2015-04-01

    Percutaneous needle core biopsies are routinely performed for renal mass diagnosis in some institutions. Because of limited tissue availability, accurate diagnosis can be challenging, and the role of needle core biopsy (NCB) remains debatable in kidney tumor management. In the present study, we reported our experience in diagnosing renal masses via percutaneous NCB and the role it plays in clinical management of these masses. We studied 301 consecutive cases of percutaneous NCBs performed for 280 renal masses from 269 patients between year 2008 and 2011 by reviewing final pathology diagnosis, hematoxylin and eosin slides, and ancillary studies. Diagnostic accuracy was determined by comparing biopsy and nephrectomy diagnoses in a subset of renal masses. Clinical data including demographic information, clinical presentation, radiographic findings, and treatment information were reviewed subsequently if available. The size of renal masses in our study cohort ranged from 0.5 to 24 cm, and 78% of them were small renal masses. Definite diagnoses were rendered in 89% of the renal masses by NCBs, and 23% of them were benign. Renal mass NCB was 100% accurate in diagnosing primary renal malignancy and 93% accurate in determining histologic subtypes. Clinical management was analyzed for 180 renal masses. There was significant difference in clinical management between different diagnostic groups. We conclude that percutaneous NCB is a powerful tool not only for definite tissue diagnosis of renal masses before treatment but also plays an important role in guiding patient management and obtaining material for future molecular studies for targeted therapies.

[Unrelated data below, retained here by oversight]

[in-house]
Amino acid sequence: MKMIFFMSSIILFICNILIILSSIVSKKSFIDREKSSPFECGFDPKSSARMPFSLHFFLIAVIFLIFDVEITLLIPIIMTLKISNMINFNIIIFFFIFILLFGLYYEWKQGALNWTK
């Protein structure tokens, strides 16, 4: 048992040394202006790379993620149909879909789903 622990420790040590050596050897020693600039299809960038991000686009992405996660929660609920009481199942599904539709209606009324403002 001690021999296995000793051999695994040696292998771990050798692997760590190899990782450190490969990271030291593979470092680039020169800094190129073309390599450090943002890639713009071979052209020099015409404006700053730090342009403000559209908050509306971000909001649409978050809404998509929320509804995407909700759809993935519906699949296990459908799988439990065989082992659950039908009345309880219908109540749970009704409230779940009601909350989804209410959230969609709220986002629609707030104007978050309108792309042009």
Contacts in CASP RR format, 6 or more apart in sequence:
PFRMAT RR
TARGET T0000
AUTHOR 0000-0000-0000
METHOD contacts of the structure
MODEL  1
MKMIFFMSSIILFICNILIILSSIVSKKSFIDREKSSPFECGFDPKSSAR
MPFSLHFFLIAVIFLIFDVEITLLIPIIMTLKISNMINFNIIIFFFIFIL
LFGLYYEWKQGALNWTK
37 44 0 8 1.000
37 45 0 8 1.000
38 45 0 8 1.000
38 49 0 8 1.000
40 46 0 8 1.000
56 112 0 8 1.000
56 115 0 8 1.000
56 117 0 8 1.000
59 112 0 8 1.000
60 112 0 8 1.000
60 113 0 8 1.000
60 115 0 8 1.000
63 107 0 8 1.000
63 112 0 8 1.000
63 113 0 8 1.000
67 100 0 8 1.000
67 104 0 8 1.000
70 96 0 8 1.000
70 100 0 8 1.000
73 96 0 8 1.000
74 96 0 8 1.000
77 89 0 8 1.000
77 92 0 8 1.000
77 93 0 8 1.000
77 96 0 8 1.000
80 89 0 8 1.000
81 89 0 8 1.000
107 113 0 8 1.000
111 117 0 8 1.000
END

9. 78 FR 66932 - Scientific Information Request on Core Needle and Open Surgical Biopsy for Diagnosis of Breast...

    Science.gov (United States)